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Chinese Language Schools
Chinese Language Schools with Reviews
I am interested in hearing parents' opinions on the many Mandarin-immersion elementary school options in the East Bay: Yu Ming, Shu Ren, American International Montessori (AIM), Global Montessori International School (GMIS), and Pacific Rim International (PRINTS). I have visited all of the schools and am familiar with their basic differences (public vs. private, Montessori vs. International Baccalaureate, full immersion vs. two-way immersion, bilingual vs. trilingual, temporary vs. permanent facilities).
What I am looking for is more perspectives on what your children have gained from these schools. How has their knowledge of Mandarin progressed? What about other academic knowledge (especially math)? How are their general school skills, attitude toward school, and friendships and social skills? In which areas (if any) have you chosen to supplement their education?
I would particularly like to hear from parents who can compare their children's experiences attending more than one of these schools, especially at the K+ levels. I am also curious to hear from parents whose children already were conversant in Mandarin prior to entering the school. Curious Parent
Since starting Yu Ming in August, my son can now converse with me in Mandarin. I've started speaking to him in Mandarin at home and initially, he understood none of it. Now not only does he understand what I'm saying and asking of him, he responds and asks his own questions all in Mandarin. He has a strong interest in trying to read Chinese books and newspapers and is more curious than ever about the culture. He can recognize, read and write more characters than I can and continues to come home with new words and now phrases to add to his vocabulary. This has absolutely amazed me.
What has amazed me almost as much, if not more, is the dedication his teacher has to differentiated learning in the math curriculum. The classroom is divided up into small groups for math time and each group is working on a similar theme, be it addition, subtraction or measurements, but each group is doing work at their level and working on advancing at their own pace. I've seen kids progress from adding on their fingers to now adding single digits in their head and starting double digit addition on paper. My child is now working on multiplication tables as he has already mastered addition with carrying numbers and subtraction with borrowing. The teacher has never stopped him from learning as much as he wants and at his pace so now, in the second half of 1st grade, he is doing exactly what his older brother is doing in math at a great Berkeley public school. Again, absolutely amazing.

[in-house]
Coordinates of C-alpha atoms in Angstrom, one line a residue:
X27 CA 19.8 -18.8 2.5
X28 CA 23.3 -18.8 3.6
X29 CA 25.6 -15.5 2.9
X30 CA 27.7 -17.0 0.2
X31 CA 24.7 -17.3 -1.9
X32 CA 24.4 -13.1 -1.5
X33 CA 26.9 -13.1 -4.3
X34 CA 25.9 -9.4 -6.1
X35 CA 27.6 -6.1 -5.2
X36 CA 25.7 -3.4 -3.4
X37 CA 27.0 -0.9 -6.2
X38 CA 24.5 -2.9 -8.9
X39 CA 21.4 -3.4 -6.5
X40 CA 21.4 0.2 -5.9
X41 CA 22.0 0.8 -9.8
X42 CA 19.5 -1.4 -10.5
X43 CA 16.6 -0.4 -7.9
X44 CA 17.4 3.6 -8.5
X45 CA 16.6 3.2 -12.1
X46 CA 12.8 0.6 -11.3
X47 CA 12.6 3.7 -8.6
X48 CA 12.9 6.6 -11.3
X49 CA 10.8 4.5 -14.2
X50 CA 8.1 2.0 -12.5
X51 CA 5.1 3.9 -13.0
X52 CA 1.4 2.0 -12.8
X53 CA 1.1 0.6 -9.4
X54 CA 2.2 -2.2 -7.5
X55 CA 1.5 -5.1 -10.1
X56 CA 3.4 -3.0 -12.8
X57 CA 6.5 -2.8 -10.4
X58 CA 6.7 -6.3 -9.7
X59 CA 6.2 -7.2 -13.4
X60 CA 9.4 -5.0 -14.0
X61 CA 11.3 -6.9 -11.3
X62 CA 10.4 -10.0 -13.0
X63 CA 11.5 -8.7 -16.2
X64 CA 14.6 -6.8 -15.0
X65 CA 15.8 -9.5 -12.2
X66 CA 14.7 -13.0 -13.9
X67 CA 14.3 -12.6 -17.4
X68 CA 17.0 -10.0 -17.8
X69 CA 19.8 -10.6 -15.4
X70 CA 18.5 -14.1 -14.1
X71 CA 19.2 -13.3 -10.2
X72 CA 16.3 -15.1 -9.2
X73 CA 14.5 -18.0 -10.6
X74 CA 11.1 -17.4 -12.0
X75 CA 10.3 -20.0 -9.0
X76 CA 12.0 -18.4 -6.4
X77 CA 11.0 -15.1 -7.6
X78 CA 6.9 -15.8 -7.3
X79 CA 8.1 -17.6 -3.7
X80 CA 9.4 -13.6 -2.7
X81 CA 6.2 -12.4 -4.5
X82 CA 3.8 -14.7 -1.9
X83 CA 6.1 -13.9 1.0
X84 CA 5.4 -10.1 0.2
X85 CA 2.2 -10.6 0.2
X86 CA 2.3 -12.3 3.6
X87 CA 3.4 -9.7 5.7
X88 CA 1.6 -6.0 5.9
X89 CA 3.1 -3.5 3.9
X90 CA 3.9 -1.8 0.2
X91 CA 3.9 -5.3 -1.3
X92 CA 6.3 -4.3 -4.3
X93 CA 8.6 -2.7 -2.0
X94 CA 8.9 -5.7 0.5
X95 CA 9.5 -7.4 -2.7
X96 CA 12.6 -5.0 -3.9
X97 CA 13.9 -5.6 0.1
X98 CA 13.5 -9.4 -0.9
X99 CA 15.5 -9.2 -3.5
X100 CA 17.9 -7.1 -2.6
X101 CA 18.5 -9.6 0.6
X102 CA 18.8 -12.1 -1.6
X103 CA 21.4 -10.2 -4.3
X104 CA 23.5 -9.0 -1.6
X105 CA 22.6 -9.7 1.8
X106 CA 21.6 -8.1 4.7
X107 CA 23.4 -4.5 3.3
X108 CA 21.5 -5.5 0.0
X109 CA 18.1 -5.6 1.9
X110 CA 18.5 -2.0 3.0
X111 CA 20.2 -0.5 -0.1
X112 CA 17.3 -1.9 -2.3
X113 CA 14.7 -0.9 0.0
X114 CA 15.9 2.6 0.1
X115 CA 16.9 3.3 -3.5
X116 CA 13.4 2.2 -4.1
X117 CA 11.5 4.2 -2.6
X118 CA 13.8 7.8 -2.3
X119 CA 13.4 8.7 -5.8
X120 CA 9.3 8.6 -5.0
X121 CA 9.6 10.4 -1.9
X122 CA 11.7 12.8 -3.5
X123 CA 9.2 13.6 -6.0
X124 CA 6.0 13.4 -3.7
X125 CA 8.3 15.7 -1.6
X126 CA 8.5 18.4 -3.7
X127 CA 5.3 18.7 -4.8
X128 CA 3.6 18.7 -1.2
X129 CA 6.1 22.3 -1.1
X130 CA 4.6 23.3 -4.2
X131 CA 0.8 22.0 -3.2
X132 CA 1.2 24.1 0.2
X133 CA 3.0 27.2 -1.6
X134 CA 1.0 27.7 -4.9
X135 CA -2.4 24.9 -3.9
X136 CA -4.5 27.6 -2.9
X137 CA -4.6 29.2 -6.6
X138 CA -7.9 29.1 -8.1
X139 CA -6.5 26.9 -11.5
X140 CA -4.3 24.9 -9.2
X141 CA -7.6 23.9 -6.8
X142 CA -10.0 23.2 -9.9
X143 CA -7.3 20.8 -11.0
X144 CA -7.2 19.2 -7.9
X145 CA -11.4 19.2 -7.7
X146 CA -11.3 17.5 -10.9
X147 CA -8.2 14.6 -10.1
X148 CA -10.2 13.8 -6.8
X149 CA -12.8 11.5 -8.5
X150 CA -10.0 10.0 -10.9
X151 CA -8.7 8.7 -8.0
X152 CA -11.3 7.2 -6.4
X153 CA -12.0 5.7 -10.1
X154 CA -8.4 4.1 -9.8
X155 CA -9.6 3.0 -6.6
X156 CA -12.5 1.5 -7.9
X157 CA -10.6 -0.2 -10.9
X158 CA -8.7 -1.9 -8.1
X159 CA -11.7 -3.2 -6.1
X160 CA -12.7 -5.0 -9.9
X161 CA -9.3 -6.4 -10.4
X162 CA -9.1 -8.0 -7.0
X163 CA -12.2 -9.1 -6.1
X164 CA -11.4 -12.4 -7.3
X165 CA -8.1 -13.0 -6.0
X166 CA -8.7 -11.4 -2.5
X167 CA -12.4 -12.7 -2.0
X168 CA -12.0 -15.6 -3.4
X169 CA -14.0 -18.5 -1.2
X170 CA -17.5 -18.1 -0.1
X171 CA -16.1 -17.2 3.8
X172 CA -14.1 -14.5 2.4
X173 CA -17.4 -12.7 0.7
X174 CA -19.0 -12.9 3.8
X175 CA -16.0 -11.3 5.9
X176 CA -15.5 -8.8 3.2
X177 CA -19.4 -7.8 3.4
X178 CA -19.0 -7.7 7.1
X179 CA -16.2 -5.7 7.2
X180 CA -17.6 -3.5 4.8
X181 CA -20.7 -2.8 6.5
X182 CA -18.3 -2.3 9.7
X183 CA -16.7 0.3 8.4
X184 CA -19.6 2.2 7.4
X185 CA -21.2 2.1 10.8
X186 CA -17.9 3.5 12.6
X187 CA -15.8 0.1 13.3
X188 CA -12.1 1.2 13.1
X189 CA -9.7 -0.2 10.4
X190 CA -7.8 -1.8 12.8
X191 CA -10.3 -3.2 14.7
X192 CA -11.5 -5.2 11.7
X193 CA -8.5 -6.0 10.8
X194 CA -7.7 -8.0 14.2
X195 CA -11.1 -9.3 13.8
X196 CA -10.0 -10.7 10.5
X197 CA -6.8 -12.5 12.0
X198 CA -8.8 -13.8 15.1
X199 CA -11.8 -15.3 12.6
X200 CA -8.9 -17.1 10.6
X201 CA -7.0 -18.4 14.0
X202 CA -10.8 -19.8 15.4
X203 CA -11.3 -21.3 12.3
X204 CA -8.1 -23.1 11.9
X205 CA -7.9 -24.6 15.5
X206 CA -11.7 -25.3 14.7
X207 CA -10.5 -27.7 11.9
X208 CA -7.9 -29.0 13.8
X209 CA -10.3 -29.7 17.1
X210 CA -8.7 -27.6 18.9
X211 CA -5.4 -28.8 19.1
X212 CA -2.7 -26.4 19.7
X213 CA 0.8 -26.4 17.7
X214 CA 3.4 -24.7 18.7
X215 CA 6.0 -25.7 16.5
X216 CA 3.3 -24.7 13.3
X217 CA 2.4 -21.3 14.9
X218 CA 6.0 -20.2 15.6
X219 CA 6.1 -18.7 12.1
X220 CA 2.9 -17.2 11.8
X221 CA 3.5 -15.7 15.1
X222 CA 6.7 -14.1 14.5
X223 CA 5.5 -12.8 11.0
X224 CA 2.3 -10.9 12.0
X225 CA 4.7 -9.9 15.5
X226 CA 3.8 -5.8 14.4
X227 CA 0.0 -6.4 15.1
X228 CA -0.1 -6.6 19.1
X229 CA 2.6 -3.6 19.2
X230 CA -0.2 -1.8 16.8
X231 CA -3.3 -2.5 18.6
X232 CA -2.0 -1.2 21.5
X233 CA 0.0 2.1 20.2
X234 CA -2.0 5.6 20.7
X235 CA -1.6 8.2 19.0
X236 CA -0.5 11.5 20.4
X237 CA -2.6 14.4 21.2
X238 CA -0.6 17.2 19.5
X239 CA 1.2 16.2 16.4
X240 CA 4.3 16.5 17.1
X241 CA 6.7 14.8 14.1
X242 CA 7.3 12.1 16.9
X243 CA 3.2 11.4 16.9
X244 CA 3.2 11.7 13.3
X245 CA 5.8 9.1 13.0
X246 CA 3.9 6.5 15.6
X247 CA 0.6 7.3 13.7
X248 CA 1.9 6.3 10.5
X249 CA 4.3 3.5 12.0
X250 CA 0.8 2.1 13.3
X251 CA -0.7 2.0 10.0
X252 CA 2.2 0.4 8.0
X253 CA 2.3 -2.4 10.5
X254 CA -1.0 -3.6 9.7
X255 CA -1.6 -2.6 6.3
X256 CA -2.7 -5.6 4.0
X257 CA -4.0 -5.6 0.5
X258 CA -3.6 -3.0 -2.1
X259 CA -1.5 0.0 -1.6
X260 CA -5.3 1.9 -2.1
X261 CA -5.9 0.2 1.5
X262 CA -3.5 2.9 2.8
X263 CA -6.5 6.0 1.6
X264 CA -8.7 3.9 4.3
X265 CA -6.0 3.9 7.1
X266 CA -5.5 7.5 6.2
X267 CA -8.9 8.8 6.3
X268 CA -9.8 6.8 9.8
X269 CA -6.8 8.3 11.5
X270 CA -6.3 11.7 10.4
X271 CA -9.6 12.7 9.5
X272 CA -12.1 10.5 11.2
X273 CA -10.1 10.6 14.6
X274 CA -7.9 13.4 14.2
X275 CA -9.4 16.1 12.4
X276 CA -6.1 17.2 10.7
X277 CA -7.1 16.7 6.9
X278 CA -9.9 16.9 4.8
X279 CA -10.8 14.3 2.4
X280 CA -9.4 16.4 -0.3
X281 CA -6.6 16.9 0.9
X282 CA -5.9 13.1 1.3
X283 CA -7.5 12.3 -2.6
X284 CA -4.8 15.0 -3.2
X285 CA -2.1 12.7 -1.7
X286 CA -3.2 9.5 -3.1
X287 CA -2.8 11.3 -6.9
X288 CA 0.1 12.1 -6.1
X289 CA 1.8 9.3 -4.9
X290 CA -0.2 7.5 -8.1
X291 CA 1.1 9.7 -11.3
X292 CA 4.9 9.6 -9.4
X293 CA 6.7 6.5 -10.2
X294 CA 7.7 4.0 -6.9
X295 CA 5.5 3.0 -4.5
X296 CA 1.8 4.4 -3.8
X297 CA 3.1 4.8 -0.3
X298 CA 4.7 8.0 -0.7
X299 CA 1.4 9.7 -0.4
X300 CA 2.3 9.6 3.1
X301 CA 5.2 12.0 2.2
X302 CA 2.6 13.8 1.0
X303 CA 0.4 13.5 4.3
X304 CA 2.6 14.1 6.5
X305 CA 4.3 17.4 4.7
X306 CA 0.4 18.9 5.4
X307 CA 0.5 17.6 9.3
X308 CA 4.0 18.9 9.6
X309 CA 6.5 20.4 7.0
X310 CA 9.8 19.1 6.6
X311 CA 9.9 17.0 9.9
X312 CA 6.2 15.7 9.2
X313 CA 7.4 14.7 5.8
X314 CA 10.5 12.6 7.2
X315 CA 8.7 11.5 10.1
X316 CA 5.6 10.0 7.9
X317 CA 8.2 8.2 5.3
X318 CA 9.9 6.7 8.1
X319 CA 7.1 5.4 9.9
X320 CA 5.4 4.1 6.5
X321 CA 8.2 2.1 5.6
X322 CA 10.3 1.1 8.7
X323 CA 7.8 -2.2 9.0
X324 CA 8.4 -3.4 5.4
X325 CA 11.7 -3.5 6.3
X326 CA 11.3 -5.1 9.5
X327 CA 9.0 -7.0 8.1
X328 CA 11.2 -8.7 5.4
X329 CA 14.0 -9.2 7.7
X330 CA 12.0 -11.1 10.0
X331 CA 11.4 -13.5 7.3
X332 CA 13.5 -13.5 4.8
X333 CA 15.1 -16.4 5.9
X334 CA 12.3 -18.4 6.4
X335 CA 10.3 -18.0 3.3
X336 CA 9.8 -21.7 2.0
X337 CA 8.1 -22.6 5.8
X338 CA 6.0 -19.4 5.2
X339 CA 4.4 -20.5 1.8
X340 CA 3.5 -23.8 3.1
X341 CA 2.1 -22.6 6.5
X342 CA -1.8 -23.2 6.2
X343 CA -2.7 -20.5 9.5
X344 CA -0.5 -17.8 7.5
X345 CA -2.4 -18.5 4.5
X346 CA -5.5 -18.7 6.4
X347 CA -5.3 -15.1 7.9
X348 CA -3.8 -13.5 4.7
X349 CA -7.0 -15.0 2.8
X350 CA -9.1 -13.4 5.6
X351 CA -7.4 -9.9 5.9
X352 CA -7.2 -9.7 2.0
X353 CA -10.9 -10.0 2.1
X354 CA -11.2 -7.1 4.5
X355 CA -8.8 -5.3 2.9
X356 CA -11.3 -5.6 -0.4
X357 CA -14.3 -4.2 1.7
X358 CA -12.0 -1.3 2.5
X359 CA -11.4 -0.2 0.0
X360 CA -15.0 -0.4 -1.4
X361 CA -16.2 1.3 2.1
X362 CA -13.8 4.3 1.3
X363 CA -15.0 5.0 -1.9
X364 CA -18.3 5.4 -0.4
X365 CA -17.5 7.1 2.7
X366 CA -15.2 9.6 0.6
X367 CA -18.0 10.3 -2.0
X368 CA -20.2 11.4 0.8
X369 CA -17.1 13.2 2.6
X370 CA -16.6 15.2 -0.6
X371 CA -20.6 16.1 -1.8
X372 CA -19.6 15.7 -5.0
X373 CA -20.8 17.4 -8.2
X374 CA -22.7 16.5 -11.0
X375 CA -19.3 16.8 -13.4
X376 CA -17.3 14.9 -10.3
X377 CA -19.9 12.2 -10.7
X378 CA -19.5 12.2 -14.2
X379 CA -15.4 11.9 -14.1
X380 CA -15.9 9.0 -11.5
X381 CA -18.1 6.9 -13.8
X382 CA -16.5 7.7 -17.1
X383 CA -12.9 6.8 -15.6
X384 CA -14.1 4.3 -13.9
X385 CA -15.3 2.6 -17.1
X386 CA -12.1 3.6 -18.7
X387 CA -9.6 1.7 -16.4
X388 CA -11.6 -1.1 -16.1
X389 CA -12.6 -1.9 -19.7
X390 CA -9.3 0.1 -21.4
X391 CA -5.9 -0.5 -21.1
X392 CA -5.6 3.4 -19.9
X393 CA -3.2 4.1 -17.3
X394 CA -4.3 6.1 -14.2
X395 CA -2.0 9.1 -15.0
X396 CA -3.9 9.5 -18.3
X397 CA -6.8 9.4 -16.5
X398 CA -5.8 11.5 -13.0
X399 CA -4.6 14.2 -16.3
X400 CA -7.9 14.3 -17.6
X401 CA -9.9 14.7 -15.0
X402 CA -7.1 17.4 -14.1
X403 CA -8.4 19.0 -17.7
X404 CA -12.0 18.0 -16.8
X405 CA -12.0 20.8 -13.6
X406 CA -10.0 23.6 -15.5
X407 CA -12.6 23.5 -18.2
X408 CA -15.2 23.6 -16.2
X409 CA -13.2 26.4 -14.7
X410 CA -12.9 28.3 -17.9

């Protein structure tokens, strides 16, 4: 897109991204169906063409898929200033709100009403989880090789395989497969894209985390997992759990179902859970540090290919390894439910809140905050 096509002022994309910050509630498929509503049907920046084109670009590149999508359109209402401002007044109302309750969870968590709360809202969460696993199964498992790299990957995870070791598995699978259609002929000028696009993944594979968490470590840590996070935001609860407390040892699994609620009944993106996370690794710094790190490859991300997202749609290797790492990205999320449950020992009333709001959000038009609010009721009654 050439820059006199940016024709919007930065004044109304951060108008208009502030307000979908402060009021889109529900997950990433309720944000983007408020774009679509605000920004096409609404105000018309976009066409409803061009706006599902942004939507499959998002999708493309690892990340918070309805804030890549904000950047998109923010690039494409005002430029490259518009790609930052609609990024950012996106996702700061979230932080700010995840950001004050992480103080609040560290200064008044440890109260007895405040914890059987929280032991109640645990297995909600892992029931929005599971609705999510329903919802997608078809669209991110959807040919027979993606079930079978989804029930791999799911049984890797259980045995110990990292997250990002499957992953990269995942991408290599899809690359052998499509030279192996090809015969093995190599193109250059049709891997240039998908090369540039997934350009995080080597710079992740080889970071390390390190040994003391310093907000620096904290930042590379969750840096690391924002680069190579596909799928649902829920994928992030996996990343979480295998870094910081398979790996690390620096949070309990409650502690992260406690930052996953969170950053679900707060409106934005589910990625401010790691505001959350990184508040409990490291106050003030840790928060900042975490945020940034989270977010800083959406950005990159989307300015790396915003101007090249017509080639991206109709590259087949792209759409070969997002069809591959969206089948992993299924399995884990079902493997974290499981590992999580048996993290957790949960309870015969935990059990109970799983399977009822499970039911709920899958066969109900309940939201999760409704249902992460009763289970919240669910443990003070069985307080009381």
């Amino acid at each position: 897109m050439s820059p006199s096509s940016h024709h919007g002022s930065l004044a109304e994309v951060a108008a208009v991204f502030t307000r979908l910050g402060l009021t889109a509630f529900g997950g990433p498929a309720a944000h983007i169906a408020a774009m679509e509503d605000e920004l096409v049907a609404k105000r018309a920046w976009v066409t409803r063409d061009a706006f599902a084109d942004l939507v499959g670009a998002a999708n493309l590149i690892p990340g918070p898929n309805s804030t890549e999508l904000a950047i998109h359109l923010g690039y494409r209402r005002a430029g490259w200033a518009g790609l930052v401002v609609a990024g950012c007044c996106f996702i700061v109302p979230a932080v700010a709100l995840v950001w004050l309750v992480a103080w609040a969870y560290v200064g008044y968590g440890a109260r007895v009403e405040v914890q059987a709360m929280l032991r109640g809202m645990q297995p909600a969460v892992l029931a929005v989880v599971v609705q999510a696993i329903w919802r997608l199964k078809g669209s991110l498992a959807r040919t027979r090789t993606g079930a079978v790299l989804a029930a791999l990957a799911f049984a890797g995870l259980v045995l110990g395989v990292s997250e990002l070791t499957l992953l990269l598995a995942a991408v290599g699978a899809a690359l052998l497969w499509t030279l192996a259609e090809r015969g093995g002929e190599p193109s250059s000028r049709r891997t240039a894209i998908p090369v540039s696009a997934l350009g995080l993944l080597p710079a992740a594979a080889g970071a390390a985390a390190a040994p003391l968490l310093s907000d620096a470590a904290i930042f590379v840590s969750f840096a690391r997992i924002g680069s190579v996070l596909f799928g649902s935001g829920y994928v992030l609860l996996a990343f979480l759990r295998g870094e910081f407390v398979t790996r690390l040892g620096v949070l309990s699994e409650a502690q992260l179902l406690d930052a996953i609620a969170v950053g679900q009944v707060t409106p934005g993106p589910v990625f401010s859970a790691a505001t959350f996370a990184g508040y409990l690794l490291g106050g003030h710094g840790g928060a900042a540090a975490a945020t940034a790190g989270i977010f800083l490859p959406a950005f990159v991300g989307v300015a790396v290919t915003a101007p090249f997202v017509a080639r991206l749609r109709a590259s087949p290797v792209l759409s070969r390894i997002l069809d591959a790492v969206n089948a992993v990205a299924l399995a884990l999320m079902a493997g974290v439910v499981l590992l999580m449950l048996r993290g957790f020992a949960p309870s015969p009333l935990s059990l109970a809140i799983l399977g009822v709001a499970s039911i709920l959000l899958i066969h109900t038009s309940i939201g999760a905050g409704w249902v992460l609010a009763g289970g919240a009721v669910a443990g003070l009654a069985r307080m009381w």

Best of luck with your choice. I know it's hard but I feel like we found the perfect fit for our son and couldn't be happier about how things are going at Yu Ming. Kelly
To me, the differentiated small group teaching at Yu Ming allows for my child's natural curiosity to bloom as well as provides room for each subject to be thoroughly taught at each child's level. In addition, I have truly enjoyed getting to know everyone at both schools. However, I am most happy to have my child attend a school that I help build, that allows me a lot of input in what is taught, lets me help shape the school culture, and where the administrators are truly friendly people that listen and respond to parent concerns in a timely and graceful manner. Both schools will require your help in the classrooms and beyond. So, think about what you want for your child's education and how the school you choose can help you achieve that goal. I hope this helps you find the right fit for both you and your child. Parent to a happy Yu Ming Student
This year, two new teachers (one who is also the Assistant Head of School) have been brought on board, and the level of teaching, especially in math, has risen to an impressive new level. My son has made amazing progress in math this year. He is doing fractions, decimals, division, multi-digit multiplication, and more with ease and he really enjoys it. The math now combines the best of Chinese teaching (ie drilling of key concepts and facts, like multiplication tables) and American teaching (conceptual, practical skills) and is very effective. English is also taught on a differentiated basis so students progress at their own level and are always challenged. Several students in my son's class are reading and writing a grade level or two above their age. They also have a wonderful Kodaly music program. We have not had to supplement my son's learning at all.